I began the week reading With Walker in Nicaragua and Other Early Poems 1949-1954. This collection reads like a vision quest, re-narrating the Central American experience of brutal colonization. It is dream-like, or rather nightmare like.
Grateful for the opportunity afforded by my sabbath practice to reach back and look at this stuff again.
On Sunday, June 26, I shared the following story with my congregation. I wrote it during a retreat on bioregional theology led by Ched Myers and held at the Maryknoll Mission Institute. Last Sunday we used the sermon reflection time to test our watershed literacy. This week we deepened our biblical literacy by reading closely the story of Jesus’ baptism in Mark 1:4-20.
And we tried to imagine: If Jesus came to our watershed…
- In what body of water would Jesus be baptized?
- What prophetic figure from our region plays a role analogous to John?
- What wilderness would John have come from and would Jesus have gone out to?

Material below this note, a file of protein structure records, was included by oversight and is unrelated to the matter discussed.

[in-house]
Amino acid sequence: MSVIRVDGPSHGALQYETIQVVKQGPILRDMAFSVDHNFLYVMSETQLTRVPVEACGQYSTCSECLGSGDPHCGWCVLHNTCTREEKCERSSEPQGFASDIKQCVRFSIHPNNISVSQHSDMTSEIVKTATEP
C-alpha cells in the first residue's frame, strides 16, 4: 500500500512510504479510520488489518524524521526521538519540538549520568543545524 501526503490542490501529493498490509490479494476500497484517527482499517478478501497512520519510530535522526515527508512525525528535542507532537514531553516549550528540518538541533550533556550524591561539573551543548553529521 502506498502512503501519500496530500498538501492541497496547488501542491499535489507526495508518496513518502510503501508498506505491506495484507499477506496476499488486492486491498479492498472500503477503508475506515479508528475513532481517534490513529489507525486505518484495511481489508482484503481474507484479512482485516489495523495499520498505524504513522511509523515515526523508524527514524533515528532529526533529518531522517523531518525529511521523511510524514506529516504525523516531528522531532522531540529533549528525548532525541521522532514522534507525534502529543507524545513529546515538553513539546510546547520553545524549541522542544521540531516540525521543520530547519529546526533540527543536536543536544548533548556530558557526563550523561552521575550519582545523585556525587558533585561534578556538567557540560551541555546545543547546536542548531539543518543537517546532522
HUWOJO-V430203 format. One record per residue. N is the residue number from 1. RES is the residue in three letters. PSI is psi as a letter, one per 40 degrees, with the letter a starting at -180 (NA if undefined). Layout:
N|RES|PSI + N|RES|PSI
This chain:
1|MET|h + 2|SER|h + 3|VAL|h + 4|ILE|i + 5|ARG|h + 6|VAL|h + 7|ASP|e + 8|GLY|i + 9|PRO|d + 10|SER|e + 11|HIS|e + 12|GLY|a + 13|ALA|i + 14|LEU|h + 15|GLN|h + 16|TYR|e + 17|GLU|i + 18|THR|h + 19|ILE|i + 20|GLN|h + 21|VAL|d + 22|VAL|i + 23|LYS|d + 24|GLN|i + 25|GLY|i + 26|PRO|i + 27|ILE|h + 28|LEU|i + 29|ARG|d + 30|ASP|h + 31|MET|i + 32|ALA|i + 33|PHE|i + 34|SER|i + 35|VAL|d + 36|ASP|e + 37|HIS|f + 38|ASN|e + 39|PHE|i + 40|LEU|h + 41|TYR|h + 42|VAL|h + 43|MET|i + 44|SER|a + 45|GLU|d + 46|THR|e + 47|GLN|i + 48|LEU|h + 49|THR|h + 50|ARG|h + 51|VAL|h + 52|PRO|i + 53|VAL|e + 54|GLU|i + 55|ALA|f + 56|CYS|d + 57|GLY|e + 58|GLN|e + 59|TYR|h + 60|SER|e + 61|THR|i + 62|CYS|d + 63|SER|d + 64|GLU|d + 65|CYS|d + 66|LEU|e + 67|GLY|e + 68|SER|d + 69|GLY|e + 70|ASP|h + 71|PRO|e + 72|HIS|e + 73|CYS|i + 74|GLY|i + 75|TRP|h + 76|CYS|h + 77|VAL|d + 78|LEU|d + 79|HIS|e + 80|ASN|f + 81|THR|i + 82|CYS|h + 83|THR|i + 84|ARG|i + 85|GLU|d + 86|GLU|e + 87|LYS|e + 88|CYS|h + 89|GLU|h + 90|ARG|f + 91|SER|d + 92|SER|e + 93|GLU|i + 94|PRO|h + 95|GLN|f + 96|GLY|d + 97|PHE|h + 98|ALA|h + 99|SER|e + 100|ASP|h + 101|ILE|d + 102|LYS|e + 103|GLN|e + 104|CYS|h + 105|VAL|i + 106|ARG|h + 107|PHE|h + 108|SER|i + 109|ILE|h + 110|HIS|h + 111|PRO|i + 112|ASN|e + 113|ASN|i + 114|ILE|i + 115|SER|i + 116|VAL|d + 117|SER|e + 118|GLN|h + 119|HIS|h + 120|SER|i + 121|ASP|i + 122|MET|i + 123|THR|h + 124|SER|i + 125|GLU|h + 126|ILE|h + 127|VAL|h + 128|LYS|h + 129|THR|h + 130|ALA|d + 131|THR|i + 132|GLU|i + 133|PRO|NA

- What local bird, rich with symbolism, would have descended upon Jesus?
- What flora would have sustained him during his temptation, and what would those temptations have been in this place?
- Who are the marginal people Jesus would have organized in bringing ‘good news’?
- Is there a critical moment in our history that Jesus would have interrogated?
Here is how I imagine it might have happened.
This is the story of how Jesus came to the natural community known today as the Bronx River Watershed. Native peoples knew it as the Aquehung River. It was a rich forest area filled with American Chestnuts, home to beaver, bear, and an abundance of fish, shellfish and birds. The river provided home for several Algonquin tribes, known locally as “the people of the shells.” All that remains from this time are mounds of shells.
With the coming of Europeans – Dutch merchants, English Puritans, and French trappers – life around the river changed. First came the farmers who settled here in 1683, drawn by the rich and fertile soil of quaropas – meaning White Plains. But within the first hundred years of colonization, the native people were gone, slaves were imported, two wars were fought, and the river was damned/damed (in both senses of the term). With the coming of the dams, migratory fish disappeared from the upper reaches of the river. During the American War of Independence the valley suffered under the double occupation of both British and patriot alike – with battles fought up and down the length of the river. Native Places like Bear Swamp were renamed after the war’s carnage, Dead Man’s Swamp.